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The quest for green technology is accelerating. Renewable, carbon-free forms of energy are becoming increasingly central to long-term business plans as a potential remedy to the climate change effects of fossil fuels. So what is a hydrogen fuel cell, and how does it fit in?

Rather than burning carbon, the hydrogen fuel cell oxidises hydrogen, combining it with oxygen to release electrons which flow through a current as electricity. The by-products? Water and heat.

As transportation and manufacturing organisations look to integrate green zero-emission tech into their environmental management systems and the products they distribute, the hydrogen fuel cell seems to fit the bill perfectly.

But its environmental credentials come with potential health and safety risk. Here’s what you should know:

Going green: the potential of hydrogen fuel cells

Electrical power generation emitting nothing but water and heat has obvious, potentially game-changing environmental ramifications.

Last month, Shell pointed to hydrogen fuel cells as the zero-emission technology with the greatest potential contribution to the global shipping sector’s ‘net zero by 2050’ target.

Toyota is in the process of developing an electrical HGV for the North American market, applying fuel cell technology to deliver ‘exceptional capability without harmful emissions’ with a hydrogen fuel station being developed at their Los Angeles site.

Scottish energy firm Hy2Go has just announced a 51-acre, £45m hydrogen production hub near Glasgow.

And CRIFAX predicted ‘exuberant growth’ for the hydrogen fuel cell market for the 2020-28 period, driven by green governmental policies and increasing demand for CO2 emission reduction.

hydrogen fuel cells

Health and safety vs. the environment

These environmental perks must be balanced with significant potential health and safety ramifications.


Hydrogen is stored at intense pressures between 3000 and 10,000 psi within each fuel cell. Although hydrogen has less explosive power than traditional fuels, it is highly flammable, igniting 14 times more readily than natural gas with a high burn/explosive velocity in the right circumstances.


Not unlike carbon monoxide, hydrogen gas is colourless, odourless and potentially deadly in enclosed poorly ventilated areas. Though hydrogen does disperse quickly and is only toxic in large quantities, its oxidisation to form water occurs very slowly at room temperature, meaning an oxygen-deficient and potentially asphyxiating environment in the event of a fuel cell leak in a small indoor area.

Storage and handling

Hydrogen boils at -259°C, meaning it must be kept in extreme cold temperatures to remain liquid. Even insulated storage tanks rely on external cooling to maintain this kind of temperature, complicating potential storage and handling procedures as well as refuelling of hydrogen vehicles. Any leakage could result in cold burns for nearby personnel, as well as potential build-up of flammable hydrogen gas from the extremely high turbulent flow rate of hydrogen.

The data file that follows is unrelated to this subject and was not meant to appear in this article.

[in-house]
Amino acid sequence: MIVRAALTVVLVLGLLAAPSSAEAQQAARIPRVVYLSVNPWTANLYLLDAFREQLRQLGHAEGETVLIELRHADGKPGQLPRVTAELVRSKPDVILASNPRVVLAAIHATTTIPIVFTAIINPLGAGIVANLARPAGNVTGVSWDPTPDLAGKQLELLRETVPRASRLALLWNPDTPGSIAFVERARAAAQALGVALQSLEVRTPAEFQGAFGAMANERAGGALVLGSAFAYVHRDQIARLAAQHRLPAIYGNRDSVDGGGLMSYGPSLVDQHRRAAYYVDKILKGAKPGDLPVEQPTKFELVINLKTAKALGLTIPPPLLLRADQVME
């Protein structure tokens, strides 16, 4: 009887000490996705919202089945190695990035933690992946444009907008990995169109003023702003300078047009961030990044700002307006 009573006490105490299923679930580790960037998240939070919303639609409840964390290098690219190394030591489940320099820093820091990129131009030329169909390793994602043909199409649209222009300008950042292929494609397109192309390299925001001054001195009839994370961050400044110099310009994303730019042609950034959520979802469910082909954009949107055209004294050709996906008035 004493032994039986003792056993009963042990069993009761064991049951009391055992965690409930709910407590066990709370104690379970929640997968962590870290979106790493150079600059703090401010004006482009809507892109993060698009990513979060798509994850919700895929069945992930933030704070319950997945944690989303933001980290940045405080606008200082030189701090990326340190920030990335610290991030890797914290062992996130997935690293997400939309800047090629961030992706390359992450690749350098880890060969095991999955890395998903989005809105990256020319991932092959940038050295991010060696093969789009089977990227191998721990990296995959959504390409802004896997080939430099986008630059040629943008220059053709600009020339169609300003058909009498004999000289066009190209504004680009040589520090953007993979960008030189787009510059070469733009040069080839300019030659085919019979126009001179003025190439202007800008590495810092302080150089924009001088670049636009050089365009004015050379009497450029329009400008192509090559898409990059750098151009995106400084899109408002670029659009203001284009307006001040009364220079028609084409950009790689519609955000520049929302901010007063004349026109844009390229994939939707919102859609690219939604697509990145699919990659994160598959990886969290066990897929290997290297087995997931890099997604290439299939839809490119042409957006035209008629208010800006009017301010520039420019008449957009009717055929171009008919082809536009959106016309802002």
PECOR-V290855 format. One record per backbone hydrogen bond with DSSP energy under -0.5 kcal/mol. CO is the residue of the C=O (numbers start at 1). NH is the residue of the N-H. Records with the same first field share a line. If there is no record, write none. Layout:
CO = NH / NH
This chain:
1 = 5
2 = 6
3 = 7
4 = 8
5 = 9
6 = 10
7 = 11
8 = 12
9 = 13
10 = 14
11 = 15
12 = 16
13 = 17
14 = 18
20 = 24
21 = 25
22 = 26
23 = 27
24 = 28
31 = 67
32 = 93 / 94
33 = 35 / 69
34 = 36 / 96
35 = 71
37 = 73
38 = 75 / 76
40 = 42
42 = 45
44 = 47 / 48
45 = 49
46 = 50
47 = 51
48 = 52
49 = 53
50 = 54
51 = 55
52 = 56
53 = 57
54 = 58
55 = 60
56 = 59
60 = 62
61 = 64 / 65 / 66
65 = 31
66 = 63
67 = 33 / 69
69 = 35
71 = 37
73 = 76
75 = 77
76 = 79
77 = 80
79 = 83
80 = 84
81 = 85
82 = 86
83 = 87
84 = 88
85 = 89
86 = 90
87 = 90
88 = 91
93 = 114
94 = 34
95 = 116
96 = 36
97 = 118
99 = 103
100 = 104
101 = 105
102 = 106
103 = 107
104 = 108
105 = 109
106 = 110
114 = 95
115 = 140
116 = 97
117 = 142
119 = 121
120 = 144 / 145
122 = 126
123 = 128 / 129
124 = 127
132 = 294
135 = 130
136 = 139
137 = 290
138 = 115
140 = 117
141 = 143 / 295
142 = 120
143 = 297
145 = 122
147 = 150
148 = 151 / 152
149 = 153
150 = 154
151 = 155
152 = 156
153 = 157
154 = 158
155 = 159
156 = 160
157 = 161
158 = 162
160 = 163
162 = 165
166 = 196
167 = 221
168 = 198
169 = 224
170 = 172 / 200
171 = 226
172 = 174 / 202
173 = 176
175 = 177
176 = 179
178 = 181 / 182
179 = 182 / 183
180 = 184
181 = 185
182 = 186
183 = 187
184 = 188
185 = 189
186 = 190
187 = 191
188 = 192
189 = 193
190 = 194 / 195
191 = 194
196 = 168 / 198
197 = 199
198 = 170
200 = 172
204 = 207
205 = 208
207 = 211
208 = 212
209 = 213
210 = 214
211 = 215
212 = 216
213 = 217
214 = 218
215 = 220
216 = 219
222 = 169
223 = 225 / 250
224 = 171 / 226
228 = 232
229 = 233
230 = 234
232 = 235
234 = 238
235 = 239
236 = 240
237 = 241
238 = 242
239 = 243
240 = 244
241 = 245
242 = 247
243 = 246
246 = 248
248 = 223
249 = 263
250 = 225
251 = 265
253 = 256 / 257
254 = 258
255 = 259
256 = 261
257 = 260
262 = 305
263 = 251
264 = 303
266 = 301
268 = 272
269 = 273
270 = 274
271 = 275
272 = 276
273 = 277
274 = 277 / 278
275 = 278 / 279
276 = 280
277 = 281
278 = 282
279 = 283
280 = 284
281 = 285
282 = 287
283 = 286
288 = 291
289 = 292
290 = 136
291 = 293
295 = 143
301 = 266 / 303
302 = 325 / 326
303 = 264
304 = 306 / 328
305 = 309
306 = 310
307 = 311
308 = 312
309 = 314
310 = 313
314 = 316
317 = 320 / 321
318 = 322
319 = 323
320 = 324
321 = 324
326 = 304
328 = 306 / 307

4 predictions

We can expect the green credentials of hydrogen power to continue to raise its profile in the coming years. But any organisation harnessing hydrogen fuel cells will need to ensure their health and safety procedures and processes are tweaked and amended accordingly.

We can potentially expect 4 broad developments:

  1. New or amended waste regulations concerning how hydrogen fuel cells are treated and disposed of at end of life, such as the Waste Batteries and Accumulators Regulations (WaBAR) of 2009 and 2015
  2. New or amended health and safety regulations concerning the handling and application of hydrogen fuel cells, as well as their production and storage
  3. New or amended environmental legislation encouraging hydrogen fuel cell use as part of your Best Available Techniques (BATs)
  4. Greater emphasis, and even legislative compulsion, on hydrogen fuel cell use in the motor vehicle industry in tandem with battery and hybrid vehicles, at the expense of fossil fuels

So what is a hydrogen fuel cell? It’s a significant opportunity and potential factor in your future environmental management system. But it’s crucial the technology is introduced safely and with minimal risk to the health and safety of your staff and customers. A balanced, compliant environmental, health and safety management approach will be unavoidable if green technology is to start making a real difference to the trajectory of climate change.

Learn how to build a comprehensive, world-class environmental management system while keeping on top of your legislative and compliance requirements.

Written by

Alexander Pavlović

Alex produces targeted content to help Ideagen’s readers and customers navigate the complex world of quality, governance, risk and compliance.

Alex has worked with brands such as BT, Sodexo and Unilever and is passionate about helping businesses build a cohesive, collaborative culture of quality.